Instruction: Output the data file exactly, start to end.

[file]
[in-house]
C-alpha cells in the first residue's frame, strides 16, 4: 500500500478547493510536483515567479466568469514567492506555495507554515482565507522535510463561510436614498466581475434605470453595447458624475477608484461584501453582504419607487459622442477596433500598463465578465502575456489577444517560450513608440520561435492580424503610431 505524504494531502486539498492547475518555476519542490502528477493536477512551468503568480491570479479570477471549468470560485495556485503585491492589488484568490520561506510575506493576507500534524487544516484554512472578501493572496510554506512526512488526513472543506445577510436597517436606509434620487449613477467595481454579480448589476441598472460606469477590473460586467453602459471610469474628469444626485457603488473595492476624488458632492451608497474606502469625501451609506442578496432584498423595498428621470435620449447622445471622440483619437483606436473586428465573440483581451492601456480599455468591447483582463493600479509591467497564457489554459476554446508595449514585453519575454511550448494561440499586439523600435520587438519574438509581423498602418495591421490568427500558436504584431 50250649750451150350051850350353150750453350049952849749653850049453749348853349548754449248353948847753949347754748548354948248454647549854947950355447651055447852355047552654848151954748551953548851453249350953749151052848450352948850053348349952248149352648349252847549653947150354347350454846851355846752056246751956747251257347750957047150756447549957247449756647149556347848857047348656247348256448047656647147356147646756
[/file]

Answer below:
[in-house]
C-alpha cells in the first residue's frame, strides 16, 4: 500500500478547493510536483515567479466568469514567492506555495507554515482565507522535510463561510436614498466581475434605470453595447458624475477608484461584501453582504419607487459622442477596433500598463465578465502575456489577444517560450513608440520561435492580424503610431 505524504494531502486539498492547475518555476519542490502528477493536477512551468503568480491570479479570477471549468470560485495556485503585491492589488484568490520561506510575506493576507500534524487544516484554512472578501493572496510554506512526512488526513472543506445577510436597517436606509434620487449613477467595481454579480448589476441598472460606469477590473460586467453602459471610469474628469444626485457603488473595492476624488458632492451608497474606502469625501451609506442578496432584498423595498428621470435620449447622445471622440483619437483606436473586428465573440483581451492601456480599455468591447483582463493600479509591467497564457489554459476554446508595449514585453519575454511550448494561440499586439523600435520587438519574438509581423498602418495591421490568427500558436504584431 50250649750451150350051850350353150750453350049952849749653850049453749348853349548754449248353948847753949347754748548354948248454647549854947950355447651055447852355047552654848151954748551953548851453249350953749151052848450352948850053348349952248149352648349252847549653947150354347350454846851355846752056246751956747251257347750957047150756447549957247449756647149556347848857047348656247348256448047656647147356147646756